Masao Matsuoka, MD, PhD is a physician/scientist and oncologist who received his medical and doctorate degrees from Kumamoto University School of Medicine in Japan. He then completed a postdoctoral fellowship at the University of California, Berkeley. Following his postdoc, Dr. Matsuoka returned to Japan where he became Professor and eventually Director of the Institute for Virus Research at Kyoto University. He currently serves as Professor in the Department of Hematology, Rheumatology and Infectious Diseases at Kumamoto University.
Dr. Matsuoka is a leader and innovator in human T-cell leukemia virus type 1 (HTLV-1) research. HTLV-1 was the first identified pathogenic human retrovirus and is the etiologic infectious agent of adult T-cell leukemia (ATL). Dr. Matsuoka’s earlier work uncovered both genetic and epigenetic inactivation of the viral Tax oncogene in ATL cells. These results led to our understanding of how HTLV- 1 latency is achieved. He also found that the 3’ LTR of the HTLV-1 provirus is remarkably hypomethylated, leading him to the discovery of the anti-sense viral transcript, Hbz. Not only is Hbz expressed in all ATL cells, but Dr. Matsuoka made the pivotal discovery that both the Hbz protein and RNA have proliferative effects in infected T cells. In addition, he found Hbz expressing transgenic mice develop T cell lymphomas – further highlighting the critical role of Hbz along with the transactivator, Tax, in ATL development.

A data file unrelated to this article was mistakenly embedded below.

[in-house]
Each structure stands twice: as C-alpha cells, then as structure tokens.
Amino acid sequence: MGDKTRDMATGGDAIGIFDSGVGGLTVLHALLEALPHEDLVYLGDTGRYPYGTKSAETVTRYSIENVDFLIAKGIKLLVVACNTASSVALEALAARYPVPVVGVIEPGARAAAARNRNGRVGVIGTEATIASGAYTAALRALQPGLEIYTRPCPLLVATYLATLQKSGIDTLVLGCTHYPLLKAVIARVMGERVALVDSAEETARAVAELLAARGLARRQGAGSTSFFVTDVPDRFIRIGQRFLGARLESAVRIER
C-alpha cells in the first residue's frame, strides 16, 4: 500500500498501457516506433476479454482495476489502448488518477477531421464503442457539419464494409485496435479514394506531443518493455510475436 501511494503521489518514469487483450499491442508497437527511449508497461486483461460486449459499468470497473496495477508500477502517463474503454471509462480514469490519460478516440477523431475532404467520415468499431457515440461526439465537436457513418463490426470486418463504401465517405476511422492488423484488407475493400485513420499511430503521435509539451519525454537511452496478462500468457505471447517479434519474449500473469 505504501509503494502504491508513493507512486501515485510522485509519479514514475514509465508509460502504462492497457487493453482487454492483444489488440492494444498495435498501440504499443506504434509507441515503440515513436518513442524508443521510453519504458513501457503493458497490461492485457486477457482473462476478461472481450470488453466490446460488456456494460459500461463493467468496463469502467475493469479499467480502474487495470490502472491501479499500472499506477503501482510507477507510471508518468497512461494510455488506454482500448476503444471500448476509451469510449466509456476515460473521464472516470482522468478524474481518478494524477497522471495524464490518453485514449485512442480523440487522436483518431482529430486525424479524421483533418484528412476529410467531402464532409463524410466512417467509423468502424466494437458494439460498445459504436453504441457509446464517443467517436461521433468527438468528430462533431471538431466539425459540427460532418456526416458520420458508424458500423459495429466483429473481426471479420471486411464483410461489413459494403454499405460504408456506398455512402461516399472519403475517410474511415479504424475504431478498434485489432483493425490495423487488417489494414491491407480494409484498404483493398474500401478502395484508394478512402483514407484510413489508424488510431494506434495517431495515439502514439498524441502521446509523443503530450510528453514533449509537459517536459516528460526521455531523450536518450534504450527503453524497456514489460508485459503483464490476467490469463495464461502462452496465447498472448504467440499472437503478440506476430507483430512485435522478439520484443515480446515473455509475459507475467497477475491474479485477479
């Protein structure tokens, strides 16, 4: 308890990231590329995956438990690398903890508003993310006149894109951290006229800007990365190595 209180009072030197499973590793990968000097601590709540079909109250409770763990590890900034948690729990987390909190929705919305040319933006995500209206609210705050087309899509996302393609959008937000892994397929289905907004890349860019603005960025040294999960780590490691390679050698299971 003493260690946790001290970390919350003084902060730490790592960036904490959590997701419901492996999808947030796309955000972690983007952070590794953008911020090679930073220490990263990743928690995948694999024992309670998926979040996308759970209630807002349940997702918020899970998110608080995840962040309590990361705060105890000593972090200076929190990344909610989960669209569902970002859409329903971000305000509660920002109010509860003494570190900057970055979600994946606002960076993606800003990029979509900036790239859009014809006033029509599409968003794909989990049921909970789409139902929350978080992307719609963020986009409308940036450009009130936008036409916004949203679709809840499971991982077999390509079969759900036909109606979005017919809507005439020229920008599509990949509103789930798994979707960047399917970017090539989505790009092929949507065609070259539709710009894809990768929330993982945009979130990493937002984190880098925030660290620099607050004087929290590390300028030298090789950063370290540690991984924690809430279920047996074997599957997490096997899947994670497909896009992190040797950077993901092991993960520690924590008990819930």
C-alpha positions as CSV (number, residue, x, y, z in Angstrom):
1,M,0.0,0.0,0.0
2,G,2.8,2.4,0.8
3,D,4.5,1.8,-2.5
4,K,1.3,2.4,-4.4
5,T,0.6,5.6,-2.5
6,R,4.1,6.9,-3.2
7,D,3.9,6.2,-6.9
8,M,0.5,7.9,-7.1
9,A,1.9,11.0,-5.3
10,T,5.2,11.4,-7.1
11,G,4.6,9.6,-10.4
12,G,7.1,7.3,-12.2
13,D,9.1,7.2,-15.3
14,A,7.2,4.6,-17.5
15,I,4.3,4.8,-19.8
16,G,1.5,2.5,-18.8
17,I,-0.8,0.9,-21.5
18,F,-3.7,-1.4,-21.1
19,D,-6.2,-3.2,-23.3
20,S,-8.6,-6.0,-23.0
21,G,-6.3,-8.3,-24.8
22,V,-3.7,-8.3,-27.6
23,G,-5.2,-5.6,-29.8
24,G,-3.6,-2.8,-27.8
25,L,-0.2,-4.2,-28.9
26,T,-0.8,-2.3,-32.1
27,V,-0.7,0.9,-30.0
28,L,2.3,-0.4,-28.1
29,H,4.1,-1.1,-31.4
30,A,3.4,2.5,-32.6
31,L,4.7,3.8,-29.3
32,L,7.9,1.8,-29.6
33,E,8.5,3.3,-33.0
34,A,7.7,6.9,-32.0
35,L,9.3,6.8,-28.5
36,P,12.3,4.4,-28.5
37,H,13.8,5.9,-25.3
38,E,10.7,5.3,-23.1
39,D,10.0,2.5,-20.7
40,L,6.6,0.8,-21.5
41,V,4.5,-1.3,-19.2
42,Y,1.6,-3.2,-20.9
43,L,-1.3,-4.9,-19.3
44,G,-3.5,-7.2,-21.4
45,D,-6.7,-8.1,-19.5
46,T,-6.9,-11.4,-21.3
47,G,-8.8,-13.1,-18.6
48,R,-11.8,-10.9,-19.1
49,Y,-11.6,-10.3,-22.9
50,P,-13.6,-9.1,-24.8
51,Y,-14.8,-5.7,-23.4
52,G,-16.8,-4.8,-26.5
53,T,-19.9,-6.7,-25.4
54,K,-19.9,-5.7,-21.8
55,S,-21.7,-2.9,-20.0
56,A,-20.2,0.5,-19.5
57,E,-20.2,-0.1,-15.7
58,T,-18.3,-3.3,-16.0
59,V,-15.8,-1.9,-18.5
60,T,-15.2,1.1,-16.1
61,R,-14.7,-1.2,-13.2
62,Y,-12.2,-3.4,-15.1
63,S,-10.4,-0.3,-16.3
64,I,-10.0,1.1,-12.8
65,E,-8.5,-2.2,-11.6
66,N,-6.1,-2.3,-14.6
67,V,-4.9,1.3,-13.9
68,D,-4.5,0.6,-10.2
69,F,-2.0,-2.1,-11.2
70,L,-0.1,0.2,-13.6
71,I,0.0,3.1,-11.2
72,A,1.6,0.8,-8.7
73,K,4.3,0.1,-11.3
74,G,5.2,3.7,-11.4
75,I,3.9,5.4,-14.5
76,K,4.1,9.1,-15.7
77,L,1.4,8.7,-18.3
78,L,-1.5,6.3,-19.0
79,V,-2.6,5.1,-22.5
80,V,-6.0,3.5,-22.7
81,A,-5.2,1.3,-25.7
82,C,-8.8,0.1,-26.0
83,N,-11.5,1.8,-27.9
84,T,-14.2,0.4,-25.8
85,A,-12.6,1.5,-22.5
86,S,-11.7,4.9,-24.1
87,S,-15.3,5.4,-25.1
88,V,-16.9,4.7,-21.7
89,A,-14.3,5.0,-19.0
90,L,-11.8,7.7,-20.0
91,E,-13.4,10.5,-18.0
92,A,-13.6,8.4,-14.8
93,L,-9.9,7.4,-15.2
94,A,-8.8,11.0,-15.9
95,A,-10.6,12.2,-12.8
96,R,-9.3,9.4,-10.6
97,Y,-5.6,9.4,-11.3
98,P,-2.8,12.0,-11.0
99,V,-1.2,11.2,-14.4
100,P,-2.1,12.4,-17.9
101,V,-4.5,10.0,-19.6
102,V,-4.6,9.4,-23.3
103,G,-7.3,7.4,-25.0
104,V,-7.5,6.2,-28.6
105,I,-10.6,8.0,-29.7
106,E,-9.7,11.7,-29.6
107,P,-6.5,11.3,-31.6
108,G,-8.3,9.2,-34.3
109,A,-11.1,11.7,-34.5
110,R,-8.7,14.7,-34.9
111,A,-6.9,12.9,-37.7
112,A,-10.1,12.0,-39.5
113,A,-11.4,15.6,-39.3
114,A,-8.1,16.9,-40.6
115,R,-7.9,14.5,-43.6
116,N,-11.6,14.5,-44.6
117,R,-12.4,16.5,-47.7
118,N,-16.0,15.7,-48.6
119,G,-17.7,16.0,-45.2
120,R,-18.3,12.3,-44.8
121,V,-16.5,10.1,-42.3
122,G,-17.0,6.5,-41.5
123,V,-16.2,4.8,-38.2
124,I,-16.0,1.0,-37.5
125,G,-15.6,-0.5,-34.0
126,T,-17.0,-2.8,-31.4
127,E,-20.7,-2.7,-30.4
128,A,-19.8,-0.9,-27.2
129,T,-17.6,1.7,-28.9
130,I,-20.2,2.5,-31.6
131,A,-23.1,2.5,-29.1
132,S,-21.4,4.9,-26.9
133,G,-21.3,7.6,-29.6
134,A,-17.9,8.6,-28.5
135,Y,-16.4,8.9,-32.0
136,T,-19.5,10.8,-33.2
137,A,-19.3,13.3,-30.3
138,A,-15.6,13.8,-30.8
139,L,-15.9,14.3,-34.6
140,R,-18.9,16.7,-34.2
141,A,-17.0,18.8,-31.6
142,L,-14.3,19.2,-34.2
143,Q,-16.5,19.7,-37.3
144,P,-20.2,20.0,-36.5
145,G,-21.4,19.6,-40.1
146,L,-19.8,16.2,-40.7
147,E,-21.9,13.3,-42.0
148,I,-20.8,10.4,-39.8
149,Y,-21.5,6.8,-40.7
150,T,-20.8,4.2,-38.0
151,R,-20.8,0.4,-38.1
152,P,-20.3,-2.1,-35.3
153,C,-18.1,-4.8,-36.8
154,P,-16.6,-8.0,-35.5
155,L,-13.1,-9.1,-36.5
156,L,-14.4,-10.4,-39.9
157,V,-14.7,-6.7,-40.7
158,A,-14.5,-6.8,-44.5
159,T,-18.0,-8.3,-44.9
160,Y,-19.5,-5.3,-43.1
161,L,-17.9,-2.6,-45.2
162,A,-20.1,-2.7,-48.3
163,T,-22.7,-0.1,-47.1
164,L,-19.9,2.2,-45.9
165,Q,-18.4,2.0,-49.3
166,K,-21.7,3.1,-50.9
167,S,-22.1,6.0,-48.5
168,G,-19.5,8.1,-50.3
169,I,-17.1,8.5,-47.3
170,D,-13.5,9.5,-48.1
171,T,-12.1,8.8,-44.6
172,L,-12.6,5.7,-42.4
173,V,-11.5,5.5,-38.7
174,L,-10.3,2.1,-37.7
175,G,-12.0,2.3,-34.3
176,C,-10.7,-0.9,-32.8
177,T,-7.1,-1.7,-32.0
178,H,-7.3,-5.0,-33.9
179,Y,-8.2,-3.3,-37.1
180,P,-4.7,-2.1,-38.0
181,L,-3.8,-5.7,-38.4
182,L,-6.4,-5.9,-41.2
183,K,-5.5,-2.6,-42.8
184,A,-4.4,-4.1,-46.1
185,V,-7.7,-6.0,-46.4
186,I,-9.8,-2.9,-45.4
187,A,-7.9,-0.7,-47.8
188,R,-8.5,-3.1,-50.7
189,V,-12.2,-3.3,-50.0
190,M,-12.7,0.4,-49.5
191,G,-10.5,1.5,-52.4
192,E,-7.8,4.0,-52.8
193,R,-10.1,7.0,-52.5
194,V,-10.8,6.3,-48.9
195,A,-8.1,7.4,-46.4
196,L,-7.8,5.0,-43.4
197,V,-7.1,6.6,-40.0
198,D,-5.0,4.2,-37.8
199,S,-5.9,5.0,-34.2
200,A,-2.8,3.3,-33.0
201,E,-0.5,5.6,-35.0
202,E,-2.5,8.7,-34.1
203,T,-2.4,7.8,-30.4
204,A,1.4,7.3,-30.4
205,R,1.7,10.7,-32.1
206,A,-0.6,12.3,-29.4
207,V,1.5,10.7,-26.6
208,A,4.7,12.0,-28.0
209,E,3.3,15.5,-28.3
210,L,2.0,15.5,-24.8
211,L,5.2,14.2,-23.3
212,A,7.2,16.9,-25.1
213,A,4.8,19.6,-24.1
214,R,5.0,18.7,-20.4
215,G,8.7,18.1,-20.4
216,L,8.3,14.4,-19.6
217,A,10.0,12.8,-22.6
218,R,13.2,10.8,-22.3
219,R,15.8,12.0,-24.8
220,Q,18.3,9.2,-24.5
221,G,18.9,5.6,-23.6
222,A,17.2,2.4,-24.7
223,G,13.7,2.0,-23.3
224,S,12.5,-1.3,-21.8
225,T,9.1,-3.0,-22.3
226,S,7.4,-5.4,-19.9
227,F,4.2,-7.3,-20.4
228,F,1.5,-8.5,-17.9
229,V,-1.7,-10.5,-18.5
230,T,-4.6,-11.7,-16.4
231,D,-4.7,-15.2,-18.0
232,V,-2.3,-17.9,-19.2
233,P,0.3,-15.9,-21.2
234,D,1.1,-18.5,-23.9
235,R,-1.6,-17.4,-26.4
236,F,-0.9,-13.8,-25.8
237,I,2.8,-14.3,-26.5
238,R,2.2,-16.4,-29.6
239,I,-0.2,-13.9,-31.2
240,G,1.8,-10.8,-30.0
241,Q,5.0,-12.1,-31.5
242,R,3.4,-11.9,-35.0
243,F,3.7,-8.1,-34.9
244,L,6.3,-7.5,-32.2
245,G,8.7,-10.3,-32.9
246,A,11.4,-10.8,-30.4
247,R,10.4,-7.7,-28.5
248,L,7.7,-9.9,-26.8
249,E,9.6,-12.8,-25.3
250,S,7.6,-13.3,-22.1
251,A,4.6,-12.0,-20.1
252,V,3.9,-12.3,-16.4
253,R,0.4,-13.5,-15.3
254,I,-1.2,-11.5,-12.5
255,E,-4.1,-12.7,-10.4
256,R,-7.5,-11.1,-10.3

Dr. Matsuoka and his research team are currently focused on the molecular pathogenesis of ATL. As a researcher who connects clinical science and retrovirology, his work also involves the establishment of novel therapeutics, such as antivirals and immunotherapy, to ATL and other HTLV-1-associated diseases.
Dr. Matsuoka has published over 200 research articles, reviews and book chapters in the field of retrovirology. He is the associate editor of Cancer Science and an editorial board member of Retrovirology, Current Opinion in Virology, and Cancer Research. He was previously awarded the 2011 Retrovirology Prize, which recognizes the achievements of an outstanding retrovirologist.
Dr. Matsuoka was selected by the Center for Retrovirus Research of The Ohio State University to receive the 2019 Distinguished Research Career Award in recognition of his substantial body of work on HTLV-1 molecular pathogenesis and patient therapies.